review of irving plaza concert, june 21, 1996

[contributed by Michael Solomon]

The Friday show was a very physical, raw, and overwhelmingly intense experience. I was on the second row of bodies in the dead center, right under Patti and right next to this very stoic Nordic guy who I later discovered was the floor security (he stopped one guy from rushing the stage during "Land/Rock N Roll Nigger"). The crowd around me was very respectful, except for one woman behind me trying to push her way to the stage, first complaining of fatigue and near-collapse and then imploring us all to "share". Whatever.

For many of the songs Patti was crouching on the speakers leaning into the crowd right over me—our faces were inches apart—I felt her heavy breath mixed with spit—very intense. For the quieter numbers she sat in a chair with her guitar and created an even more intimate space, at least to those of us right in front of her. For these songs the venue seemed even smaller.

The opening of "Piss Factory" was awesome, complete with a very powerful spit midway through. Towards the end, at the "I'm gonna get on that train and go to New York City...and I'm gonna be a big star," the crowd really started to go wild, and the momentum was really flowing. But then, with "Ravens," the crowd settled down a bit and the momentum was lost.

I was a bit confused when Kimberly, and then Lenny, were given their own numbers and Patti sat on the stairs with the kids. But then it made sense to me—Patti was showing how much of a collaboration her life and work have always been. I applaud her choice to share the limelight.

Besides "Piss Factory," the other highlights of the show for me were the rousing rendition of "Wicked Messenger" (much more arresting than the album version), "Dancing Barefoot," "Free Money" (really pumping), "When Doves Cry" (I knew I recognized the opening beat, but couldn't place it until Patti started singing. At the close of the song, she simply declared "Prince" in a shivering tone), "Summer Cannibals" (which is one wicked song live—I'm sorry I missed the Letterman show), and of course "PHTP/Gone Again" and "Land/RNR Nigger." Nothing could have prepared me for the intensity of these numbers—she sang them with wild abandon, and stole all of the energy of the crowd just to spit it back out at us with even greater levels of emotion. These were indescribably brilliant, especially the extended spoken word intro to "Land," the anticipation building on each word, the audience screaming and jumping at full force desperately waiting for the climax but at the same time silently and motionlessly absorbed in the new characterization of Johnny. It was simultaneously reckless full-throttle motion and contemplative solitude. To say the least it was a very intense moment that had my veins pulsing and my mind reeling.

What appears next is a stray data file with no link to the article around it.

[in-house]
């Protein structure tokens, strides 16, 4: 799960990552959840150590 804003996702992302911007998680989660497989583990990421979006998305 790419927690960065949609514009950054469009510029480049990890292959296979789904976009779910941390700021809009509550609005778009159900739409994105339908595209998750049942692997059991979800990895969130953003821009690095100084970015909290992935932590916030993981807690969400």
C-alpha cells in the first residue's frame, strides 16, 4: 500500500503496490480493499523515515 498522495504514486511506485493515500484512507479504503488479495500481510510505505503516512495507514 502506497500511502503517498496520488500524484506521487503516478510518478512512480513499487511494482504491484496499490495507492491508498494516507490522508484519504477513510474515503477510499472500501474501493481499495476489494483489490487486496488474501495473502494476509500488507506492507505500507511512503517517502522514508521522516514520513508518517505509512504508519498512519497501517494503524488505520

Somehow, I just knew that she would come out a second time to play "Farewell Reel," because for some reason the concert just would not have been complete without it. Throughout the evening she had taken us through the cycle of her life and her career, and no cycle could be complete without this simple and graceful memorial to Fred. She had a smile on her face as she sat down and listed the chords just as she does on the album. Then she looked down to her guitar and the smile grew wider, she paused a moment, and then began the simple strumming. She seemed very happy singing this song and grateful for its existence. It was a both a fitting end to the cycle of songs that night and to the cycle of life that brought her to this moment.

Copyright © Michael Solomon 1996

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